Author, friend of the Montaño family gives poignant ‘Mando’ Memorial Lecture

May 06, 2019 — During an open afternoon in 2003, a 12-year-old Armando “Mando” Alters Montaño ’12 walked to a Colorado Springs movie theatre with family friend and acclaimed authored Wil Haygood.

They watched Fog of War, a documentary about Robert McNamara, the former U.S. Secretary of Defense, and then spent the next few hours dissecting the film, both the content and the techniques used by the filmmaker.

“They became friends,” said Diane Alters ’71, Mando’s mother. “Mando always looked up to Wil. He watched in awe when Wil tried to charm his way into SuperMax, a high-security prison in Colorado. He didn’t get in, but Mando was impressed he tried. Mando turned to him for advice. Wil always treated my son as an equal.”

Author Wil Haygood speaks with Grinnell students.
Author Wil Haygood speaks with Grinnell students during a roundtable event April 11 before the Montaño Memorial Lecture.

The relationship between Mando and Haygood was one of many special moments described when the Writers@Grinnell hosted the third annual Armando Alters Montaño ‘12 Memorial Lecture April 11 at Grinnell College. The event and lecture by Haygood honored the spirit and memory of Montaño.

A gifted journalist, Montaño died at the age of 22 in June 2012 in Mexico City, where he was working as an intern for the Associated Press shortly after graduating from Grinnell.

“I’m here because of a dear, dear human soul,” Haygood told the audience.

Montaño graduated as a Spanish major with a concentration in Latin American studies. During his time at Grinnell, he wrote and edited for the Scarlet & Black, interned at several newspapers, and took part in The New York Times Student Journalism Institute.

“Mando was an incredibly gifted journalist and writer and one of the most curious, good-humored, and lovable students I have ever known,” said Dean Bakopoulos, co-director of Writers@Grinnell, at the start of the memorial lecture. “His spirit is very much alive on this campus and in the hearts of all of us who had the privilege of calling him a student and friend.”

Mando’s parents, Alters and Mario Montaño, created the Armando Alters Montaño Writers@Grinnell Endowment Fund in 2015. The Class of 2012 supported endowing the fund through a fundraising effort during their 5th reunion in 2017.

Diane Alters ’71 speaks with Grinnell students
Diane Alters ’71, Mando’s mother, became friends with Haygood while both of them were working at The Boston Globe.

The fund supports the Writers@Grinnell program in memory of their son’s dedication to nonfiction and fiction writing, journalism, and the creative process. In addition, the endowment fund provides staff members of The Scarlet & Black student newspaper with opportunities for alumni mentoring and networking as well as student internships in the areas of creative writing, publishing, television, film, and other media.

For the past three years, the Armando Alters Montaño ’12 Memorial Reading has brought leading nonfiction writers to campus to speak.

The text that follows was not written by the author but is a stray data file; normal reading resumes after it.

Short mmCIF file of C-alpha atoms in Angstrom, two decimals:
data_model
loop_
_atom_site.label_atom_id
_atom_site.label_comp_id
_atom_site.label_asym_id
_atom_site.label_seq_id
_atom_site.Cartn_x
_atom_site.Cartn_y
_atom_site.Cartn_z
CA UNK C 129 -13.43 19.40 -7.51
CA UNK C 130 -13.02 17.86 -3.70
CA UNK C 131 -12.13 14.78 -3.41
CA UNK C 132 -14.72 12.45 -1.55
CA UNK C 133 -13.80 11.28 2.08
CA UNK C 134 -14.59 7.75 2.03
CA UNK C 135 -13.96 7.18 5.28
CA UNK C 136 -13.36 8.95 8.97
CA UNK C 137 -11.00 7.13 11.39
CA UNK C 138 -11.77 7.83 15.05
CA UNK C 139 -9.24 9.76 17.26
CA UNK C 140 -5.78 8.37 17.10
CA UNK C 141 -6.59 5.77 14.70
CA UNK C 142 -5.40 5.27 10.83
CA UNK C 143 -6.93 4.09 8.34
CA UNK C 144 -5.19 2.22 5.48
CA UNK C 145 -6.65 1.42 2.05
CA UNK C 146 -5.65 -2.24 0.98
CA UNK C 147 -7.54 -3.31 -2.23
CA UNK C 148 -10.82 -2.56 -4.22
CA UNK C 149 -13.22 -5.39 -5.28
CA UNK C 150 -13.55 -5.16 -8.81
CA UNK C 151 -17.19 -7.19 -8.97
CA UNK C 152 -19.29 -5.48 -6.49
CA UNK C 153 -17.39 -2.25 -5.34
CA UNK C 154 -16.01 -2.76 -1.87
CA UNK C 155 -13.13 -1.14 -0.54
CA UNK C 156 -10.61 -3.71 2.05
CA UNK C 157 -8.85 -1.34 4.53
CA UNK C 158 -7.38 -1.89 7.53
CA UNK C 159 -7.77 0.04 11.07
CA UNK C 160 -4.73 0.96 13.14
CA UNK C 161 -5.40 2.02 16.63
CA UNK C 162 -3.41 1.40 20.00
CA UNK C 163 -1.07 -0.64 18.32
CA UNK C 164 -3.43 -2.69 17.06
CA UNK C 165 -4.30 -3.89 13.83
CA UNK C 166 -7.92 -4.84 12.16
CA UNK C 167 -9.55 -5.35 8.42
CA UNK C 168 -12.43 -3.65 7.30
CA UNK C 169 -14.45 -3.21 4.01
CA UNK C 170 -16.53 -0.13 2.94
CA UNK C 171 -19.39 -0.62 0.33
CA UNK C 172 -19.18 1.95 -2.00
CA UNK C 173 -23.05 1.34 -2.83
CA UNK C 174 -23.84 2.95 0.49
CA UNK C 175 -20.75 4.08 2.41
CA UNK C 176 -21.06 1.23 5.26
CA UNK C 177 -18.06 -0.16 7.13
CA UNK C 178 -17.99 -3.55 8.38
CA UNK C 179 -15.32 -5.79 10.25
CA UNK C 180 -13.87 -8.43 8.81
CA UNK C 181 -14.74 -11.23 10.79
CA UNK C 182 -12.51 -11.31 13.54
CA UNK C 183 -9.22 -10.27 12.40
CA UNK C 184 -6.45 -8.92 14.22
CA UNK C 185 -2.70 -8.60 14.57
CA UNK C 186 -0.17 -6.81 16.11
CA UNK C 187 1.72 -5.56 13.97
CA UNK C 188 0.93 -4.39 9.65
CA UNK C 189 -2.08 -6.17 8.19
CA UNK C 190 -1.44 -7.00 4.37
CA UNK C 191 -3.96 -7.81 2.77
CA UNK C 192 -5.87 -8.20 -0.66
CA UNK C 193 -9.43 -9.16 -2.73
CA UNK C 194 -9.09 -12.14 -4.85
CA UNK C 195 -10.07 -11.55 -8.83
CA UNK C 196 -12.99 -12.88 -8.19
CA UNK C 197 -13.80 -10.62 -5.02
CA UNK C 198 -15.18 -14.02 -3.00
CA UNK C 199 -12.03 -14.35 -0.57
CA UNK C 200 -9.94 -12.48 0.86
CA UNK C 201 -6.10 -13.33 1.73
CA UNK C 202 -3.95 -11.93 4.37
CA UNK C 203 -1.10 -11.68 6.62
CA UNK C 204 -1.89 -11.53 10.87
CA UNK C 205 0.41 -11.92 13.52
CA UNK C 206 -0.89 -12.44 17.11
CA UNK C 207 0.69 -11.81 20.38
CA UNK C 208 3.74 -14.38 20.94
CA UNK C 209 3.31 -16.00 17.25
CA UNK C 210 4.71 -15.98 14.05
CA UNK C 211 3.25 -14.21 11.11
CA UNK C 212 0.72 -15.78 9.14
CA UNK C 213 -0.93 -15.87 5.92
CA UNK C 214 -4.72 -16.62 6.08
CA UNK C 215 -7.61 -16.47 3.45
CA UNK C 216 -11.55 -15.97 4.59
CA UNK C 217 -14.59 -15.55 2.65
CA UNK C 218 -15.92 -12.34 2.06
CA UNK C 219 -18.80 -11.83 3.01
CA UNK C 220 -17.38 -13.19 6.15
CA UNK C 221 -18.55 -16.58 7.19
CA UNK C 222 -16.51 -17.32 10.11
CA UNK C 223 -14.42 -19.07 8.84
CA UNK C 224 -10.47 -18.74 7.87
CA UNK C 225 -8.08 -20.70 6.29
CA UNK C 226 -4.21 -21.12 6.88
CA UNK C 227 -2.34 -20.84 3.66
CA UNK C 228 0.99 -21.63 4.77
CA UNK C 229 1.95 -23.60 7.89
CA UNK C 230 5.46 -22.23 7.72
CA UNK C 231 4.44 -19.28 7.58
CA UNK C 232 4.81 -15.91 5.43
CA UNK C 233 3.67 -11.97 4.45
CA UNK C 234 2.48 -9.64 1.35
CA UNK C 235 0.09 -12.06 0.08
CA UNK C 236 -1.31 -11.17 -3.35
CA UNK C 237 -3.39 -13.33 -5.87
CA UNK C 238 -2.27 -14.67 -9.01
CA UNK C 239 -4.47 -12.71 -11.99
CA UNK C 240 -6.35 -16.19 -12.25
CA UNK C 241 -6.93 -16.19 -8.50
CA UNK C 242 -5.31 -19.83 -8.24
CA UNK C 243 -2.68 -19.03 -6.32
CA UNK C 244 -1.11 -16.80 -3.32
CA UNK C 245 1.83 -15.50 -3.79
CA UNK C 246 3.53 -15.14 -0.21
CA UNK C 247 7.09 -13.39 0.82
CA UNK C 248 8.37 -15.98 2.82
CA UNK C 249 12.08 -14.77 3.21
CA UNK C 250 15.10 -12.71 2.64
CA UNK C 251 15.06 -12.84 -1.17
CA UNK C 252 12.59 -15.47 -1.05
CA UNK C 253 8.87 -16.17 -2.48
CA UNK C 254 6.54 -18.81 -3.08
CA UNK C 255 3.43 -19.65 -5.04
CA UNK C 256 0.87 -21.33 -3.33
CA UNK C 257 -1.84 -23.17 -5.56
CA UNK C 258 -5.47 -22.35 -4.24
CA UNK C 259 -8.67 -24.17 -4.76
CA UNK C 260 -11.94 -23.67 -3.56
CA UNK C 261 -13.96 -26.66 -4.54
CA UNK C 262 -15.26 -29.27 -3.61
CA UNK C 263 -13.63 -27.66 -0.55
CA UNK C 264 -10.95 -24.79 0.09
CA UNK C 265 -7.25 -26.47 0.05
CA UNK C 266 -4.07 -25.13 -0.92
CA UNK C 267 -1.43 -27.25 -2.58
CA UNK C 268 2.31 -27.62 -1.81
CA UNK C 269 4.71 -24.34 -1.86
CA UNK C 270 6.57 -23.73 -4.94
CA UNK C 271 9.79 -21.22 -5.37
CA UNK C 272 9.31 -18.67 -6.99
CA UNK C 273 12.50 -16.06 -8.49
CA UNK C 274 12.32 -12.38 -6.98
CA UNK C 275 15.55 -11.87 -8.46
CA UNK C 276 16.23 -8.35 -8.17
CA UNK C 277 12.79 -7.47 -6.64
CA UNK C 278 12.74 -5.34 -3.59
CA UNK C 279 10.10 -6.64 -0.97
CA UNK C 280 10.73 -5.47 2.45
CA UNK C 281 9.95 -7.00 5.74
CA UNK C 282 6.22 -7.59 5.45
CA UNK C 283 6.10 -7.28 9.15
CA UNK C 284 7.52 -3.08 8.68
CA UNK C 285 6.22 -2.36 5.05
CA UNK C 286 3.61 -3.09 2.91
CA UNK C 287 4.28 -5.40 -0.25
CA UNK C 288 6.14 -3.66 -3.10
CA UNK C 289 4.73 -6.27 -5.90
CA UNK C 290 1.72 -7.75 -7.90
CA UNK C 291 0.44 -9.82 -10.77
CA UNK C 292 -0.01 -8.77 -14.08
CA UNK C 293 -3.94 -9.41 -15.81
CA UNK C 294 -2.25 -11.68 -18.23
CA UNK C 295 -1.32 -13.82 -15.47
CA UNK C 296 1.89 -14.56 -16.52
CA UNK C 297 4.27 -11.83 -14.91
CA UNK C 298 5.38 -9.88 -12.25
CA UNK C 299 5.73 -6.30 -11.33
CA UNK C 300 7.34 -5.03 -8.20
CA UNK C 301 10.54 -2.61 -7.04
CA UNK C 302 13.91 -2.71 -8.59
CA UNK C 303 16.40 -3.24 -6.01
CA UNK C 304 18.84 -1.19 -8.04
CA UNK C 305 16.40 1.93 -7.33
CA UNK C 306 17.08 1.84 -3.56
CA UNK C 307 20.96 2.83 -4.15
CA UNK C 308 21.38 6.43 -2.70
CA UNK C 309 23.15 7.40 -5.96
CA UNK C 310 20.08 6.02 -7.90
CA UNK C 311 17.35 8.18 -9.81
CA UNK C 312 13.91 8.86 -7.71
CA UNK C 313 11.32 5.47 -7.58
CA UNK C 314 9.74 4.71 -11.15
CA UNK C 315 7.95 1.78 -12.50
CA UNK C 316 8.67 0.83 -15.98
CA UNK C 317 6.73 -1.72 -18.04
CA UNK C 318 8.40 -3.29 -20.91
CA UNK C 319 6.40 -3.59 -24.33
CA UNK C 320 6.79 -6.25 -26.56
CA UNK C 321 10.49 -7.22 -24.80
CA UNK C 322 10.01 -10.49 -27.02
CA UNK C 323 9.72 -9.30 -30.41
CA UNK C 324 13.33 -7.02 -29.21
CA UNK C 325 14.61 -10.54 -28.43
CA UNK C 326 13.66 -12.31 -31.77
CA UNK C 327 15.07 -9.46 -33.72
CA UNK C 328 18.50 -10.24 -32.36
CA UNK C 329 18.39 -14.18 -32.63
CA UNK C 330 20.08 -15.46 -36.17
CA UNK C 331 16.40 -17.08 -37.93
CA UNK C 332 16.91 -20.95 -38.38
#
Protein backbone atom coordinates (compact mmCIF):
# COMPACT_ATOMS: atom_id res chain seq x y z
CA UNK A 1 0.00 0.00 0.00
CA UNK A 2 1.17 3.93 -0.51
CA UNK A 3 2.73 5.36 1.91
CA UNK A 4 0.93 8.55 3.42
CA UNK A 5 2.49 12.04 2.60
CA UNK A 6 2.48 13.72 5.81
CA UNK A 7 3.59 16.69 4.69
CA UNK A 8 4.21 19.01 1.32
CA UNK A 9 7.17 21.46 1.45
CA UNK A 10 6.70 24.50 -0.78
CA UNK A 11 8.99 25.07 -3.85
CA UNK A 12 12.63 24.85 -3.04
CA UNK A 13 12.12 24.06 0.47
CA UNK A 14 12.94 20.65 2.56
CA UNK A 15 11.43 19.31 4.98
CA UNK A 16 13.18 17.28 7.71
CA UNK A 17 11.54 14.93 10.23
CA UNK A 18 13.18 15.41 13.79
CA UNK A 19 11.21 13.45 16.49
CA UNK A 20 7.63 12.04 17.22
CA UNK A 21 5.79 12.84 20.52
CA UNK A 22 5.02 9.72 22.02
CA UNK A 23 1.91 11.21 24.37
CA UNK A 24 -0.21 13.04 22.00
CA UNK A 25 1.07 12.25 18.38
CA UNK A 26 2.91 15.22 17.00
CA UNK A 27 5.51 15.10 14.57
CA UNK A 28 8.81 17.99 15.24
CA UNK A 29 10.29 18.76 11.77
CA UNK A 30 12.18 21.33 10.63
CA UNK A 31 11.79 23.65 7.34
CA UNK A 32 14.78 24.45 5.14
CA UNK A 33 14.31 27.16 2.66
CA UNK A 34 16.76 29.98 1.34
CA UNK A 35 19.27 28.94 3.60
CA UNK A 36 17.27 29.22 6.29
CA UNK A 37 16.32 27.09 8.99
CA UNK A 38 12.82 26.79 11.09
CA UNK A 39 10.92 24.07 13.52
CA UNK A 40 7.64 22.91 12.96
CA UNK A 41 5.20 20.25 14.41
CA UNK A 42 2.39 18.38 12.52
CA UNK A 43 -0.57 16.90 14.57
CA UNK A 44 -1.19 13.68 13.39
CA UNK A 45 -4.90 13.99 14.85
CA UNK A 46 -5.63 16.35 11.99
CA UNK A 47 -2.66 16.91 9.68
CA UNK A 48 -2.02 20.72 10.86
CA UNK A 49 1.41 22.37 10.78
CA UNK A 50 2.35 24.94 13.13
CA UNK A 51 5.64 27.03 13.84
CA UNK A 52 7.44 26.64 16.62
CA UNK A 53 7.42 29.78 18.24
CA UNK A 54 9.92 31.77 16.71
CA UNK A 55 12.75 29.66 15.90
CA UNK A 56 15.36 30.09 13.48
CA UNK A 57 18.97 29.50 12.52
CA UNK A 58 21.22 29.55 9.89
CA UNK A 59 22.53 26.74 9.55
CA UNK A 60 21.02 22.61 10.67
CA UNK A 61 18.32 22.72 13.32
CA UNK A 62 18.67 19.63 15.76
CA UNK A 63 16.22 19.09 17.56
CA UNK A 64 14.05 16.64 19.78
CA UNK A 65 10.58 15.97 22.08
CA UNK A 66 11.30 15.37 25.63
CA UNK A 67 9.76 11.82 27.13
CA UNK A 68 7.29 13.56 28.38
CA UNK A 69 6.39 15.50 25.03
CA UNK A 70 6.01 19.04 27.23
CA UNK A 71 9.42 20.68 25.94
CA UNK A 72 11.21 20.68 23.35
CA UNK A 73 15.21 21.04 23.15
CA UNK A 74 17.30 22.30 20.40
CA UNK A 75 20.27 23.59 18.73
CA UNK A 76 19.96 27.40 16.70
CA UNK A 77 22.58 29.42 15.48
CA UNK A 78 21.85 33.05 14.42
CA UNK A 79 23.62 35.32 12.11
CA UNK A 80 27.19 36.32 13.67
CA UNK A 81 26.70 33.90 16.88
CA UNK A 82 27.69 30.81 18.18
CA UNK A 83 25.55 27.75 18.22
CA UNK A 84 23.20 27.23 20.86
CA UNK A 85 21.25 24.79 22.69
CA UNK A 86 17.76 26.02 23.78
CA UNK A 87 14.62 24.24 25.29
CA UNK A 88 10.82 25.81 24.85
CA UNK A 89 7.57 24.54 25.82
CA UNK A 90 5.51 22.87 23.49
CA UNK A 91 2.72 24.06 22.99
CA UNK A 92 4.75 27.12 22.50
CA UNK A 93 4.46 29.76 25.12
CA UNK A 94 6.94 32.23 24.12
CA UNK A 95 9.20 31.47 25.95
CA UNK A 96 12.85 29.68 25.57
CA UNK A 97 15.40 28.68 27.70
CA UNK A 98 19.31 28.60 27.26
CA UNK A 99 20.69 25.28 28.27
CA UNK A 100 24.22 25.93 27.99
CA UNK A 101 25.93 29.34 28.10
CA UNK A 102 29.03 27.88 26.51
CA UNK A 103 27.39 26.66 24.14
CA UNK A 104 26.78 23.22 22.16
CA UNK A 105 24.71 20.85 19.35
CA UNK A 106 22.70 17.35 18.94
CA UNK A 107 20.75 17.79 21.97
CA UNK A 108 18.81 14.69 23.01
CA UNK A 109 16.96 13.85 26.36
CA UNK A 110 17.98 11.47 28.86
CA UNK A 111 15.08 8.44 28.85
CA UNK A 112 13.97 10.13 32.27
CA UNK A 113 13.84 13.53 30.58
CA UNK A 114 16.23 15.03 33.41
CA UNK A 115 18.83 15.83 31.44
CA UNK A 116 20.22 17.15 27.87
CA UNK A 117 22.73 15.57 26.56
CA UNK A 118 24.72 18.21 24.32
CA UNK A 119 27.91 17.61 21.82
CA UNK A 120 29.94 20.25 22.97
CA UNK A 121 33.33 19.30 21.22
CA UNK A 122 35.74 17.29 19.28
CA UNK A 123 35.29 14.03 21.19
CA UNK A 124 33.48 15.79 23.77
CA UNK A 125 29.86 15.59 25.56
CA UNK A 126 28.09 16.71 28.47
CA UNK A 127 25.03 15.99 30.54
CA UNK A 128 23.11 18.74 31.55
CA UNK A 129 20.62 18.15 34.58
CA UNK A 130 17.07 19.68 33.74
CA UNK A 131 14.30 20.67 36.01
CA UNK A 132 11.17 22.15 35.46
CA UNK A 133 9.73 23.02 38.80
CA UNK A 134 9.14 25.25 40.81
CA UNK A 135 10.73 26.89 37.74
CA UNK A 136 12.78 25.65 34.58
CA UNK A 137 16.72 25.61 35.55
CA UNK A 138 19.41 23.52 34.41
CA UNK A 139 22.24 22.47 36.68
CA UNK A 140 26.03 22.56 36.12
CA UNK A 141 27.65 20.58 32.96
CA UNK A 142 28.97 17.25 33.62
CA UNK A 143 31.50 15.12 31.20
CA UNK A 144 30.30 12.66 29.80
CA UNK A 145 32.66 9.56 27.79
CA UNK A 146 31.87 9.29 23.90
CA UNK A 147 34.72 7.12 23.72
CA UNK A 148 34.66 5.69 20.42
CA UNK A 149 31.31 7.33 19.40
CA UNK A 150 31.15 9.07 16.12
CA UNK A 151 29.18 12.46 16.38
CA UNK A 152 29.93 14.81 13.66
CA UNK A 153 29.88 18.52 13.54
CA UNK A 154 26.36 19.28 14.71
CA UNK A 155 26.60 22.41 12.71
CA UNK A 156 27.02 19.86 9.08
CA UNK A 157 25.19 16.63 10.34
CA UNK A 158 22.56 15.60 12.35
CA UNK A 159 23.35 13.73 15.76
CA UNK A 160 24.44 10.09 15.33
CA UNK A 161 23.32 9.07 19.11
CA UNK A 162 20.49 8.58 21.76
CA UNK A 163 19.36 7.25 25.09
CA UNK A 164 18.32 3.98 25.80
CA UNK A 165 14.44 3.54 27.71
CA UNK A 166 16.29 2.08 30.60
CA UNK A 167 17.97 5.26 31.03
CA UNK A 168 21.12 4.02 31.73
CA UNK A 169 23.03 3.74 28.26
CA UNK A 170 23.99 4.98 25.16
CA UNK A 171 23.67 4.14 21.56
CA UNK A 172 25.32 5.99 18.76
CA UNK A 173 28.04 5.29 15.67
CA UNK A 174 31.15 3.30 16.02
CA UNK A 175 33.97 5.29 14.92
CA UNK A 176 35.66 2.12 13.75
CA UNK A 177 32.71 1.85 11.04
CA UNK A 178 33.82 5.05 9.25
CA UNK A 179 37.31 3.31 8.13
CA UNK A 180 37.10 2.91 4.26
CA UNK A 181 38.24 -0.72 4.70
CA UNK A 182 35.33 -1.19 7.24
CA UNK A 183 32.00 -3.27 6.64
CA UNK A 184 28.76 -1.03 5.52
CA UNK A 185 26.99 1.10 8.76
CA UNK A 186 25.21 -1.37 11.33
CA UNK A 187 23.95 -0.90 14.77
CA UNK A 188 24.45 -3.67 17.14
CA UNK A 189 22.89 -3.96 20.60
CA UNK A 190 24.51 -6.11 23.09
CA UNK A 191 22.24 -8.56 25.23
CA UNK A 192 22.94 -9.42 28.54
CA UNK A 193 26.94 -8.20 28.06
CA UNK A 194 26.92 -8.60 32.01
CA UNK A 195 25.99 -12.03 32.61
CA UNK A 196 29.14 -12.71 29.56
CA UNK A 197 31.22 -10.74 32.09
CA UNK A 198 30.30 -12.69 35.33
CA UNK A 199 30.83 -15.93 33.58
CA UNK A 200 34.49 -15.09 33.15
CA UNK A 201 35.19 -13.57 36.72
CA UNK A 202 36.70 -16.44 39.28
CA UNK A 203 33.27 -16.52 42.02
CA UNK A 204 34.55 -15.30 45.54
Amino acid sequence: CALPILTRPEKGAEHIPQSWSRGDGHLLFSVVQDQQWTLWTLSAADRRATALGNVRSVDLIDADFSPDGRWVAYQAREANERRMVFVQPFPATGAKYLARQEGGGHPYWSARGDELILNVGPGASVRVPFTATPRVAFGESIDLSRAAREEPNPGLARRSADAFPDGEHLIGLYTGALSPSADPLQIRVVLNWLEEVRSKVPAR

As a reporter for the Boston Globe, Haygood traveled all over the world, including South Africa, where he witnessed Nelson Mandela’s liberation from prison; and Somalia, where he was kidnapped and ransomed by rebels. While at The Washington Post, he wrote the article that inspired the 2013 award-winning motion picture The Butler. He has also authored eight nonfiction books, including critically acclaimed biographies about Sammy Davis Jr., Sugar Ray Robinson, and Thurgood Marshall.

At the Grinnell event, Haygood read from his newly published book Tigerland: 1968-1969: A City Divided, A Nation Torn Apart, and a Magical Season of Healing. This book tells the story of two teams from a poor, black, segregated high school in Columbus, Ohio, that defeated bigger, richer, whiter teams from across the state to win the Ohio state baseball and basketball championships.

Haygood donated his honorarium for the lecture back to the College so that every student in attendance received a free copy of the book.

Haygood said Tigerland is exactly the kind of the book that Mando would enjoy. He imagines that Mando would have continued to be on the frontlines of good journalism, showcasing what good journalism can do.

“He was never an enemy of the people as us journalists have been unmercifully and wrongly attacked,” Haygood told the audience.

Haygood said there is nothing as sacred as the written word.

“I came to fall in love in love with journalism in the 1970s,” he said “The Watergate scandal was ripping the country apart. Great journalists at The Washington Post exposed that story. That made me want to work at the Post someday, that big bad newspaper. Those cats were fighting the fight. There is always the dark side of the road, but as we say in the masthead, democracy dies in darkness. Be the light. Journalism is a great light. It’s a phenomenal avocation. It’s soulful and righteous. We need great journalism now more than ever.”

The hour-long lecture video at the top of the article includes tributes to Montaño, the introduction of Haygood by Alters, Haygood’s reading, and a question-and-answer session.

— by Jeremy Shapiro

For your information:

Learn more about the inspiration behind Diane Alters ‘71 and Mario Montaño’s establishment of the Armando Alters Montaño ’12 Writers@Grinnell Endowment Fund.

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